Farren said he hoped to file a formal request for extradition Wednesday. Farren said his understanding with Montana authorities is that Leaf would agree to waive extradition and would return to Texas soon to allow a judge there to decide what to do about Leaf's probation violation.
Leaf's attorney, Kenneth Olson, said that his family members fear he may take his life if his addiction problems aren't fixed.
He said Leaf's problems with pain killers began years ago and persist despite past treatment efforts. Olson said Leaf relapsed after he went through chemotherapy for a brain tumor.
The defense attorney said the more intensive lockdown treatment offered by the program in Lewistown could help.
''If he is successful in treatment and dedicates himself to helping others, he has great potential to do that,'' Olson said. ''The fact is Ryan is at a very serious crossroads in his life.''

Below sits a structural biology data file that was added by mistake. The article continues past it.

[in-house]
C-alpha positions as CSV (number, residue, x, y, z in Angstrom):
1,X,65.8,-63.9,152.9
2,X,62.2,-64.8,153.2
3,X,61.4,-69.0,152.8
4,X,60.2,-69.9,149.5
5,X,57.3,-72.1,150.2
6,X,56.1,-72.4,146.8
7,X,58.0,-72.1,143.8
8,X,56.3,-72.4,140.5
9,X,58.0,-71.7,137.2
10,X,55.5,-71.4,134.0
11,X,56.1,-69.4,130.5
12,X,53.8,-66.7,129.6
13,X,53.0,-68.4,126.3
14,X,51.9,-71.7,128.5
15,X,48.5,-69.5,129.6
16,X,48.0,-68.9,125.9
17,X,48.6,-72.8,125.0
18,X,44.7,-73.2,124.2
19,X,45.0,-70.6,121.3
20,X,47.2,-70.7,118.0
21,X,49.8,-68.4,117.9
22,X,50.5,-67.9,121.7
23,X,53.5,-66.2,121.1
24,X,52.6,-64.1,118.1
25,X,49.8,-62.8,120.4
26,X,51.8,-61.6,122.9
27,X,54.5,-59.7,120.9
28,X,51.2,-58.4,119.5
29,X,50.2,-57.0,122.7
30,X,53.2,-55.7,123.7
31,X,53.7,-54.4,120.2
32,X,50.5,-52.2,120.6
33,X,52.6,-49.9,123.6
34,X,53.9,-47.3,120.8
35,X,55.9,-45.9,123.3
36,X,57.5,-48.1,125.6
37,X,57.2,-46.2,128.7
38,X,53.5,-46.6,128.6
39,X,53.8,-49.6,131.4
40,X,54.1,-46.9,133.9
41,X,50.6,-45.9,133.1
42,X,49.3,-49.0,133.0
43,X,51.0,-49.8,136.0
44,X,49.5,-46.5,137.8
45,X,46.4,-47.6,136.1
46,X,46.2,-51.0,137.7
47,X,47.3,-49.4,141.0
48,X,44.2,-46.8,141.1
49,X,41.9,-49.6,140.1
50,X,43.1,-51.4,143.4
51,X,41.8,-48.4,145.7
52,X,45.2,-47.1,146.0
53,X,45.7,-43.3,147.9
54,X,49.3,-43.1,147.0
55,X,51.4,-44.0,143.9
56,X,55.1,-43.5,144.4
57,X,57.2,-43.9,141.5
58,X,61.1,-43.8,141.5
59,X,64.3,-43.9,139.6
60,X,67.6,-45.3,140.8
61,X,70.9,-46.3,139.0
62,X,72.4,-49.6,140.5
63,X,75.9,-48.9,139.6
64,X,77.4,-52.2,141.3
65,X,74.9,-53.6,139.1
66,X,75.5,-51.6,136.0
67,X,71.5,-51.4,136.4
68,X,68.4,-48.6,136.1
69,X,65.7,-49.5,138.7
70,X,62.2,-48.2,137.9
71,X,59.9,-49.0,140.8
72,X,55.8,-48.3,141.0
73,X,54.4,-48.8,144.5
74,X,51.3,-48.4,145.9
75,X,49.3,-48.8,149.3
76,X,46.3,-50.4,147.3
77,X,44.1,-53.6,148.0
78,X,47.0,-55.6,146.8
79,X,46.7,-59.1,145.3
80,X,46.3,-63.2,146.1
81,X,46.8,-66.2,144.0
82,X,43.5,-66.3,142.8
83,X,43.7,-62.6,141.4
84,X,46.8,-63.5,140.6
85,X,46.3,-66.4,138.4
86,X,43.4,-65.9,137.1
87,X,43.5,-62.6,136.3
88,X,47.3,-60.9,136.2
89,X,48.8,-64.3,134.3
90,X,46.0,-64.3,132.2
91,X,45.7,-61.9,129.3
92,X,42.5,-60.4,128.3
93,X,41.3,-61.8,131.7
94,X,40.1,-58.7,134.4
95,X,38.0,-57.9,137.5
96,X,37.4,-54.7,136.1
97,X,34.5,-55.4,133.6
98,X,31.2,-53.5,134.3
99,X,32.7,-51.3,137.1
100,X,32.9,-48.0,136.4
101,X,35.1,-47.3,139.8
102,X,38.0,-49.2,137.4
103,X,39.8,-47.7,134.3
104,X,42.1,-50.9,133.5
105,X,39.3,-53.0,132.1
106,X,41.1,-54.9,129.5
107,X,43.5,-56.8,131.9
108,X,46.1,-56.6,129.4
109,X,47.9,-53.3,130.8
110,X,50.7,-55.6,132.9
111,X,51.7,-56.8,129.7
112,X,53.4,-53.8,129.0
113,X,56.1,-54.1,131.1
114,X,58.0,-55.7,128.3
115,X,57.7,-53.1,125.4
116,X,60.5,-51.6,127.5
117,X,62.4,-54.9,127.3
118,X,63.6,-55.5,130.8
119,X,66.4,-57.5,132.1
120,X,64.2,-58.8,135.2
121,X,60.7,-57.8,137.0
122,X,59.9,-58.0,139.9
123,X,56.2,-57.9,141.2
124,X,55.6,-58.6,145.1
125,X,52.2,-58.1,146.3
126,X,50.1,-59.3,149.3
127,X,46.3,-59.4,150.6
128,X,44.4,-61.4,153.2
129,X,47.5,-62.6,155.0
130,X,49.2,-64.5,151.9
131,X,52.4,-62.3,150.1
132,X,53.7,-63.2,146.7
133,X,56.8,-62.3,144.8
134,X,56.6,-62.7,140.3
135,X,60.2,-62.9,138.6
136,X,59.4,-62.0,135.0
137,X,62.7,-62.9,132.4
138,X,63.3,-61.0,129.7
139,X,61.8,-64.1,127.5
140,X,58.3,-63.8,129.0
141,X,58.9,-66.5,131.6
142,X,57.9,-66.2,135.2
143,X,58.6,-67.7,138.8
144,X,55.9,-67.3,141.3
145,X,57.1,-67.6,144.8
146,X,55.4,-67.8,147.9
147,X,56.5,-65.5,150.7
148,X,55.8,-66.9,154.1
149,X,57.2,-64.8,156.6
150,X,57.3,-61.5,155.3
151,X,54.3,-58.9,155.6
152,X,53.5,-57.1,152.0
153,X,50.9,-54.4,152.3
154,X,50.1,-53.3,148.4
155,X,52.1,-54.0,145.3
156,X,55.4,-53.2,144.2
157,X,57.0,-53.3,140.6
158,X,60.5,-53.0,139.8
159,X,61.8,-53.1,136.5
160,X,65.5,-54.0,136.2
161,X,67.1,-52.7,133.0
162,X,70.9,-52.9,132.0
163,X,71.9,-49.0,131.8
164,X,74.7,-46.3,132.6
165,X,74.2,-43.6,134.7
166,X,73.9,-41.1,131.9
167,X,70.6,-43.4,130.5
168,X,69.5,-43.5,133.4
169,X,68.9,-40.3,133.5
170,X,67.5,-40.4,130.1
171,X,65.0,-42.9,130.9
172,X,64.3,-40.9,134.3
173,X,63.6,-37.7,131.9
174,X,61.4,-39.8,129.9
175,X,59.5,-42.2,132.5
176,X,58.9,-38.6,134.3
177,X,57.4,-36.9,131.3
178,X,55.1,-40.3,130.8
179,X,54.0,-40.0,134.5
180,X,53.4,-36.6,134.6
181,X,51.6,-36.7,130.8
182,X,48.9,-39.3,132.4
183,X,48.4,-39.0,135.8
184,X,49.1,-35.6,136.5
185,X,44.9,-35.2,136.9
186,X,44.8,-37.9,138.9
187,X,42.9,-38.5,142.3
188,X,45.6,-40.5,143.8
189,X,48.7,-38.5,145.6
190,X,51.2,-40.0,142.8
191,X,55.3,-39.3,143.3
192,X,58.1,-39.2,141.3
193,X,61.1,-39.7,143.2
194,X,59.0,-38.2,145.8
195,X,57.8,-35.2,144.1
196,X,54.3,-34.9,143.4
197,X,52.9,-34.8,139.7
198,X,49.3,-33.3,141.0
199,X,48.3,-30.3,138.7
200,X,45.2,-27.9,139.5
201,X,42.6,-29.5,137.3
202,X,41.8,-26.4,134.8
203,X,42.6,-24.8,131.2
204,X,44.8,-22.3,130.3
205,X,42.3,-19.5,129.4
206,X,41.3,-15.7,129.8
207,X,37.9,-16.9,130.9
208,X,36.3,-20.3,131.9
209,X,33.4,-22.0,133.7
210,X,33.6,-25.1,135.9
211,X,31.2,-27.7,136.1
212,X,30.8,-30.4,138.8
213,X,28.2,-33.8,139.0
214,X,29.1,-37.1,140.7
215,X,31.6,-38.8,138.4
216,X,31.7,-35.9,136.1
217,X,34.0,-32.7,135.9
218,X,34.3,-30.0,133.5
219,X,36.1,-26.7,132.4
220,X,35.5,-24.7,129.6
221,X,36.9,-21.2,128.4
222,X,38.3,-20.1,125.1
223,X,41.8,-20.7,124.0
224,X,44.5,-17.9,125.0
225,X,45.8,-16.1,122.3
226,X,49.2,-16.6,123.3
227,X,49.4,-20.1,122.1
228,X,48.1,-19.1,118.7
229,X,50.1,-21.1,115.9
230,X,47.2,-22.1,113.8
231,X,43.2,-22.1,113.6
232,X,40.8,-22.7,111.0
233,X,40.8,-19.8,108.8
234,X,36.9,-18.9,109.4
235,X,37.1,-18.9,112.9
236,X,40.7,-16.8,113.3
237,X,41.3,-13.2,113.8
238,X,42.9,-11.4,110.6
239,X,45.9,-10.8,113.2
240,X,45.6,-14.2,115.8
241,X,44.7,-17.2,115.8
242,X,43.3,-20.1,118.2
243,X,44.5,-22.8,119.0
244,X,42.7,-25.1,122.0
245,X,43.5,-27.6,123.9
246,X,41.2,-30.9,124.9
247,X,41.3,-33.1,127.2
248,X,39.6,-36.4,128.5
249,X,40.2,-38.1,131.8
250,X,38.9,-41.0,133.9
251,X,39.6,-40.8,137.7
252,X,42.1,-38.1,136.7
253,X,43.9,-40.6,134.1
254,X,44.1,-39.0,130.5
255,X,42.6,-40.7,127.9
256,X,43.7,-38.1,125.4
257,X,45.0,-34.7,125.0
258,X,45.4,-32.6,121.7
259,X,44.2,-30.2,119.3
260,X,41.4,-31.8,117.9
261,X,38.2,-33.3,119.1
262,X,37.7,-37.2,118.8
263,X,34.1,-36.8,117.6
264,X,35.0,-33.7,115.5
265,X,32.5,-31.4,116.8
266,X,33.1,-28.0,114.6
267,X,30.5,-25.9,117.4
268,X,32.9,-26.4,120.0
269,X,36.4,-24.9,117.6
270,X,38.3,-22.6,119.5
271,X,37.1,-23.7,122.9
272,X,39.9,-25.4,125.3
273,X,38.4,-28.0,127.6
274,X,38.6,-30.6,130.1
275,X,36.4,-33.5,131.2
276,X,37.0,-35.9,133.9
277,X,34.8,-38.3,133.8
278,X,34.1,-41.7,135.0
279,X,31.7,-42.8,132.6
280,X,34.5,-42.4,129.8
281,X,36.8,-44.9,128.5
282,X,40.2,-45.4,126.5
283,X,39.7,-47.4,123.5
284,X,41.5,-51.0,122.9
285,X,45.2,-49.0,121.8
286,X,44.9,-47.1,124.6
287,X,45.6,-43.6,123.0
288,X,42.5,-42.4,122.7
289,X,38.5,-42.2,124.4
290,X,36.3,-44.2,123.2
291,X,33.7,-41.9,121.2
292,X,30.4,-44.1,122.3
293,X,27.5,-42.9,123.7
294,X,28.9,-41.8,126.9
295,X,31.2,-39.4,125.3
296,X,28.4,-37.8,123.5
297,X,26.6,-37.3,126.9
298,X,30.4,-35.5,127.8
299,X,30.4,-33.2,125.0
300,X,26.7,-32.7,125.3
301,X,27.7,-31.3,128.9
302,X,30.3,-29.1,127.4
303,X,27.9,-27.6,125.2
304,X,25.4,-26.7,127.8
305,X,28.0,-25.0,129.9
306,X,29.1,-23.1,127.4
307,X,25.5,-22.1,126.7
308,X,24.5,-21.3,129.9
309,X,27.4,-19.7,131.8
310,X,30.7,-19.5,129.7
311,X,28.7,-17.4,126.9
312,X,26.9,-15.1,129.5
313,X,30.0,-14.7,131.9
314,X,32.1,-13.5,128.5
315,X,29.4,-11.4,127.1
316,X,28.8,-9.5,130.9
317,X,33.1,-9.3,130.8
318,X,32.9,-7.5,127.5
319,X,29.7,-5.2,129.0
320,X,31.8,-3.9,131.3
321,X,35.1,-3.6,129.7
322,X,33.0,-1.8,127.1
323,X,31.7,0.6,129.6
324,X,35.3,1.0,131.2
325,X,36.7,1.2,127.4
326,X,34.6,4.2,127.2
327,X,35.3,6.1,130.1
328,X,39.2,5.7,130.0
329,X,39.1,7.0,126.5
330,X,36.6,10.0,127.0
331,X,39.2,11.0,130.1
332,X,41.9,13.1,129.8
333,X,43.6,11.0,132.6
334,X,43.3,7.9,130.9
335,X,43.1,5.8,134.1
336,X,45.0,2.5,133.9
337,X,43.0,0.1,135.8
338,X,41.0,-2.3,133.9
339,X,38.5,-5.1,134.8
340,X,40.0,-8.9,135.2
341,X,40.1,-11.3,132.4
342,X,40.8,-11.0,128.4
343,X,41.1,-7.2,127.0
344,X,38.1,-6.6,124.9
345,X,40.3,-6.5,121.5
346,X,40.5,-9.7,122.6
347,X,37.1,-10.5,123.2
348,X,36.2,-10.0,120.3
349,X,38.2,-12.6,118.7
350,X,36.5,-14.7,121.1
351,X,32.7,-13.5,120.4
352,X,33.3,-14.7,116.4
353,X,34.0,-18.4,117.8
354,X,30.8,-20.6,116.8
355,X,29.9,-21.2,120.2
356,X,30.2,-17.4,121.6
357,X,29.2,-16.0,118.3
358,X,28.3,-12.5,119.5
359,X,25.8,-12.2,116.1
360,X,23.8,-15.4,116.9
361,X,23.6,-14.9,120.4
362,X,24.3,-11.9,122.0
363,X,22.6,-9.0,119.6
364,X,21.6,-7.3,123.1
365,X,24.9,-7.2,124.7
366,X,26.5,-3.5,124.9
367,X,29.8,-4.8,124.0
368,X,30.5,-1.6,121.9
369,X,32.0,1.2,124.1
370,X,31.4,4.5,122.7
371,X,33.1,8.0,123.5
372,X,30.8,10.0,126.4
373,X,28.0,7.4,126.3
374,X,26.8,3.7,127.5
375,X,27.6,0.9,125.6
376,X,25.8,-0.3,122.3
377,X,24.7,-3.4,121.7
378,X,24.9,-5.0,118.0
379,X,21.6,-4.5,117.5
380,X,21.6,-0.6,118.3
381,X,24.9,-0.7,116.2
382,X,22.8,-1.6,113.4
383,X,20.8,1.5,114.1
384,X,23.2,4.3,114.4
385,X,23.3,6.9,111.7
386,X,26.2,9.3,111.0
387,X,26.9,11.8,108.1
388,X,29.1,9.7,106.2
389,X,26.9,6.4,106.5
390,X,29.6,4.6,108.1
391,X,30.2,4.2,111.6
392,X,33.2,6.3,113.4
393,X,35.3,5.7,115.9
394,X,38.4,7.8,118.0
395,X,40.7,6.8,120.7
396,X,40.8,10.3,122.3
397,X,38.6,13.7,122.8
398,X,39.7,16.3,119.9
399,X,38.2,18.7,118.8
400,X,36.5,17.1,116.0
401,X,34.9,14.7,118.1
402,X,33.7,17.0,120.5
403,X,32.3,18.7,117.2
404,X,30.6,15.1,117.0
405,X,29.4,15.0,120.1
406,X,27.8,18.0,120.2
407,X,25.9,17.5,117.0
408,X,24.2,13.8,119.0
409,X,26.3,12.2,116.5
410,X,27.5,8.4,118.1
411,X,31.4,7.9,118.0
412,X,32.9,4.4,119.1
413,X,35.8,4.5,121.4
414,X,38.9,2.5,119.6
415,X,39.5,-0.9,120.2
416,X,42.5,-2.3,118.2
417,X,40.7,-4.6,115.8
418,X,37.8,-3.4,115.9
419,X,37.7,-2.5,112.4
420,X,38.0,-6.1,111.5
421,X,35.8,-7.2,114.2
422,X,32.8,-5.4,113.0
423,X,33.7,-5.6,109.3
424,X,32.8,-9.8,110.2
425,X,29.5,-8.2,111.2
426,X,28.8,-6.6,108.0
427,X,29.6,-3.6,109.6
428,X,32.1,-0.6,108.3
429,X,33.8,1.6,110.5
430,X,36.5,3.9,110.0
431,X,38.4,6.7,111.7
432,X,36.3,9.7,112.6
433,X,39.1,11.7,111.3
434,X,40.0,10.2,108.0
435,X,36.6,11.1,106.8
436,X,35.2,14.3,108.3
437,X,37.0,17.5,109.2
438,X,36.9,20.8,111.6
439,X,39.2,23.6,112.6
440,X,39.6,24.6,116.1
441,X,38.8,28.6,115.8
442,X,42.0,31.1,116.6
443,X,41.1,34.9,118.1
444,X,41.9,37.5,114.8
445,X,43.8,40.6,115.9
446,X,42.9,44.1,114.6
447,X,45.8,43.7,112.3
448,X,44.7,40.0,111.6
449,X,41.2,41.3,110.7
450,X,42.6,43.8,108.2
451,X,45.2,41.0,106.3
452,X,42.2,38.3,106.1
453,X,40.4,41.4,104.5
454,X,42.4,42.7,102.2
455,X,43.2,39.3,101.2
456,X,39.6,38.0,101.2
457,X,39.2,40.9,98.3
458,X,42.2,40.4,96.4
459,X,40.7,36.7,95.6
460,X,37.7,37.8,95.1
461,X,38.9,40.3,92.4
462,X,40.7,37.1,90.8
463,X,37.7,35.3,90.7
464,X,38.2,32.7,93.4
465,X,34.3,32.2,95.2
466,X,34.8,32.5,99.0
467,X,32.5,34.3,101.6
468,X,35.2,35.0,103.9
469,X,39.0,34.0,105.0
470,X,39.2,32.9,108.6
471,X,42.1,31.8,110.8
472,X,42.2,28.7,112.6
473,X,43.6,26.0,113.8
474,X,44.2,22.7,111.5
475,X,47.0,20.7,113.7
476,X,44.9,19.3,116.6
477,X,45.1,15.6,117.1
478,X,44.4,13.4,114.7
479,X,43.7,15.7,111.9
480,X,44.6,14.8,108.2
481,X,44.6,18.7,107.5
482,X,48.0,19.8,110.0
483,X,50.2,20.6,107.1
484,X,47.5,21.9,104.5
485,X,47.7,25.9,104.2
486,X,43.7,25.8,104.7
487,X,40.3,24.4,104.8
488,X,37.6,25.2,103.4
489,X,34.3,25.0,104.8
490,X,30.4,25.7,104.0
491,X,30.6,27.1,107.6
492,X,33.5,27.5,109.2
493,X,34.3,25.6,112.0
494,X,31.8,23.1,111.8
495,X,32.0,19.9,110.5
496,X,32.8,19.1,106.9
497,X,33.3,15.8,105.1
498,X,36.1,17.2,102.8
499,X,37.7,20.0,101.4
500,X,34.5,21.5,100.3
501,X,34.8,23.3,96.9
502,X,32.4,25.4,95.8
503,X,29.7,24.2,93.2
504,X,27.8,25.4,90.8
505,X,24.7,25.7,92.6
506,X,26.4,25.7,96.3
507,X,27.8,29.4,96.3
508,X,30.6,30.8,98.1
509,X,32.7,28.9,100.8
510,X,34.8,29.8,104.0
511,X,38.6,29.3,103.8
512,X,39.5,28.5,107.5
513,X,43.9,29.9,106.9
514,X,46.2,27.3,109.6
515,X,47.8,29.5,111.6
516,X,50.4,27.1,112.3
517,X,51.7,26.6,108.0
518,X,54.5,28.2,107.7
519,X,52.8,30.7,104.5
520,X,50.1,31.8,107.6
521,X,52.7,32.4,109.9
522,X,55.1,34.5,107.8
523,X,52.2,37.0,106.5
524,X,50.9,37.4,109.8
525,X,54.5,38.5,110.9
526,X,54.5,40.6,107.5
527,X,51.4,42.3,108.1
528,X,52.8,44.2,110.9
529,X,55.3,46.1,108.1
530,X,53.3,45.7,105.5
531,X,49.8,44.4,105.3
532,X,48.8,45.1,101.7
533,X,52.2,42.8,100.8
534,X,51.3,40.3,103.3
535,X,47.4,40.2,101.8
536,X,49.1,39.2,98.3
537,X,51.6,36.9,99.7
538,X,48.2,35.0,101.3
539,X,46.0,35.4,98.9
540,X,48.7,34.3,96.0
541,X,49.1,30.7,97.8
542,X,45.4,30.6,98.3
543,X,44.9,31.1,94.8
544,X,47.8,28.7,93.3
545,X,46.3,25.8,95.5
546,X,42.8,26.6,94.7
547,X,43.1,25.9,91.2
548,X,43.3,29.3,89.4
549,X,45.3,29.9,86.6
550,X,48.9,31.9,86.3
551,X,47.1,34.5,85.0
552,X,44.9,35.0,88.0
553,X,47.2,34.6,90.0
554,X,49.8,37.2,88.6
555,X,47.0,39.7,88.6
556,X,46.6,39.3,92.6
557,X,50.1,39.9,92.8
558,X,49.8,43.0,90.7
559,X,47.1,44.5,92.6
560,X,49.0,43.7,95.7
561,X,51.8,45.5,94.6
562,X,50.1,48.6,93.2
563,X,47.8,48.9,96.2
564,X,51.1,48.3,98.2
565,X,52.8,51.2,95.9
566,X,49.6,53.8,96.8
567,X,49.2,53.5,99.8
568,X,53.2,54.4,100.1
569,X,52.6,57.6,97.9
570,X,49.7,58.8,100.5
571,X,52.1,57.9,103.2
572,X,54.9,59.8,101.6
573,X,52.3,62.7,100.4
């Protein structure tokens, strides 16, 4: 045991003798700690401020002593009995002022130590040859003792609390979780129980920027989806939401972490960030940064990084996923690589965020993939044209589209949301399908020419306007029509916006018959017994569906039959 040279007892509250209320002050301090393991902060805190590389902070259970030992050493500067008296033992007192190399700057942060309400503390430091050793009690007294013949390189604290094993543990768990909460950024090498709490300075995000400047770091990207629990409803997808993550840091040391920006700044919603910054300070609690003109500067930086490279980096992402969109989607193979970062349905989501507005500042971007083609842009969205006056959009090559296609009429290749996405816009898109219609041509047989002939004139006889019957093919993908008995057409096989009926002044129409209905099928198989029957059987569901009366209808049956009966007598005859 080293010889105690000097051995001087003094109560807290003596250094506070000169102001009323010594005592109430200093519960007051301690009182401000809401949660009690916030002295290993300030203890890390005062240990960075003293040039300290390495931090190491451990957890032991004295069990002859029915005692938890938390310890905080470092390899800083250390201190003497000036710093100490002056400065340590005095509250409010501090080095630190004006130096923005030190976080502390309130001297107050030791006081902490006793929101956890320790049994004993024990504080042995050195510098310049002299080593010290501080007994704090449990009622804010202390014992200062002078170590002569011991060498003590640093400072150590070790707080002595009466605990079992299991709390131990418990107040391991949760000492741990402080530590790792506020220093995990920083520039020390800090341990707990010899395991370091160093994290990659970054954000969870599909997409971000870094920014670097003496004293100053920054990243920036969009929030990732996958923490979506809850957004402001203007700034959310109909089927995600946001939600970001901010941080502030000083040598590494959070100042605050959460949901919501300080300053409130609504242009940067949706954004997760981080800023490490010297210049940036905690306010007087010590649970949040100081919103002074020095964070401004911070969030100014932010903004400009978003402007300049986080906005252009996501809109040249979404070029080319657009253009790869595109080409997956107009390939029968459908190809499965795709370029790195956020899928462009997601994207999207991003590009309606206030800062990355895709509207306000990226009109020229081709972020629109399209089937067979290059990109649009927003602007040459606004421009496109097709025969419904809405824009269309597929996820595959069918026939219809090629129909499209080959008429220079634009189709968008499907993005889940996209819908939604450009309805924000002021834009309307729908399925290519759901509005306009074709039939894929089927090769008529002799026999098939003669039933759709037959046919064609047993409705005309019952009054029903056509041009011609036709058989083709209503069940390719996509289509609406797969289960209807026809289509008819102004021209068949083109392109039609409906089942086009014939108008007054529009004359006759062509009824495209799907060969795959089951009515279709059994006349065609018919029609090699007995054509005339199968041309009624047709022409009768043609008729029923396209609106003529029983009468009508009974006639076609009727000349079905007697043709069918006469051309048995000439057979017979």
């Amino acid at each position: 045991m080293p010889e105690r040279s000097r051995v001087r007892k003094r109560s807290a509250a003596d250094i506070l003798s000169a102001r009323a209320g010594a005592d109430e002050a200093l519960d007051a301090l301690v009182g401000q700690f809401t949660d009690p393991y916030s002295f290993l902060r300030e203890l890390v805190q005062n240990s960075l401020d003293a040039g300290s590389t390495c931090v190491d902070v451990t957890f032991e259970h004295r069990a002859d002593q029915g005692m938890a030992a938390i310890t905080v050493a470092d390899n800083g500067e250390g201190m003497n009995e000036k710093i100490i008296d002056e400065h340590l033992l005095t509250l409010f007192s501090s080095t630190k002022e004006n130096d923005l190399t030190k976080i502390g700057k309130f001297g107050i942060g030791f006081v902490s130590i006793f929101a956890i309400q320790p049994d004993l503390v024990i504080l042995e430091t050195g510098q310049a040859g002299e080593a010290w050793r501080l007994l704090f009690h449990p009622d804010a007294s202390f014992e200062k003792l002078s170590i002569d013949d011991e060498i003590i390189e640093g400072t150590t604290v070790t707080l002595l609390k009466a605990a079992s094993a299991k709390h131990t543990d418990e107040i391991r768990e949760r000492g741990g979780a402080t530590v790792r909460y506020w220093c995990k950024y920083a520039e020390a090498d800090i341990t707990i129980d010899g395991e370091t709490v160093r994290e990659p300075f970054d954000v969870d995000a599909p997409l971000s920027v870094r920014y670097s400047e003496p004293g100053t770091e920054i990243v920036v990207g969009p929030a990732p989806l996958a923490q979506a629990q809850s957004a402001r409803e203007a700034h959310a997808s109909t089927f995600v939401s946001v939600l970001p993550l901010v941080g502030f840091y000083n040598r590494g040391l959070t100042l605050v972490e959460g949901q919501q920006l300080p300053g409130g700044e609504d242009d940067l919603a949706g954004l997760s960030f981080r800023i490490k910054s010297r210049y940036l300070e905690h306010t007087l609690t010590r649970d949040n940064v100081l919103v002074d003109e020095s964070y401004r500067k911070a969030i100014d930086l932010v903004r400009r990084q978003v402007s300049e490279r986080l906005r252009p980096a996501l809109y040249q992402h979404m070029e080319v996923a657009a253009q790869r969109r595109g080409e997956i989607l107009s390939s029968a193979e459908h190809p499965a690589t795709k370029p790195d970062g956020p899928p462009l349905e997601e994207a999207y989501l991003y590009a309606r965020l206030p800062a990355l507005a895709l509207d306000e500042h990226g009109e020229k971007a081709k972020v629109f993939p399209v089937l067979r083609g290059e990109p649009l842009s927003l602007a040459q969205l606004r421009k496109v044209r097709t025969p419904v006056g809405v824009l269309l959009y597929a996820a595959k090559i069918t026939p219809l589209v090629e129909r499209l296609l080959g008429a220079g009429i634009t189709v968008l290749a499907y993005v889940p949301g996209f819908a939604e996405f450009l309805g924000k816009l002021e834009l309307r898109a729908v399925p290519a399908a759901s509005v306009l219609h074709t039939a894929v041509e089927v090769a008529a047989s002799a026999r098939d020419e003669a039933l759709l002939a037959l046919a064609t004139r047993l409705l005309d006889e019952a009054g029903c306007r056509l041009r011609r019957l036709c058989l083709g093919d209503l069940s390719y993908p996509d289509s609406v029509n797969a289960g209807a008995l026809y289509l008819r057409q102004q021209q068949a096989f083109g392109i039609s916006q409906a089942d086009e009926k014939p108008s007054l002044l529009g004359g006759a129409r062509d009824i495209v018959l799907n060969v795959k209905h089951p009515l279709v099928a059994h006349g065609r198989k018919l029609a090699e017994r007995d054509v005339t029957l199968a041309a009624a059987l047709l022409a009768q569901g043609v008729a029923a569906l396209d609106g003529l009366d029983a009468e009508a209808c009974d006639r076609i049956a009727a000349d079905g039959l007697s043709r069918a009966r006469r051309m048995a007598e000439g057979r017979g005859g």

Leaf admitted that he broke into a home in Cascade County, Mont., on April 1. He then admitted that a few days earlier, on March 28, he illegally possessed oxycodone that was not prescribed to him.
He pleaded guilty last month to one count each of felony burglary and criminal possession of a dangerous drug. Under the agreement, Cascade County prosecutor John Parker agreed to dismiss two other counts of burglary and drug possession.
Prosecutors say the investigation into Leaf began in March, when Great Falls postal workers tipped the Central Montana Drug Task Force that Leaf was receiving frequent packages and paying more than $500 cash on delivery for each.
In his statement Tuesday, Leaf said the prison time would be ''bliss'' for friends, family and everyone else tired of hearing about his drama.
The former quarterback dismissed his attorney's assertion that NFL injuries are to blame for his problems, saying he has simply been ''lazy and dishonest.''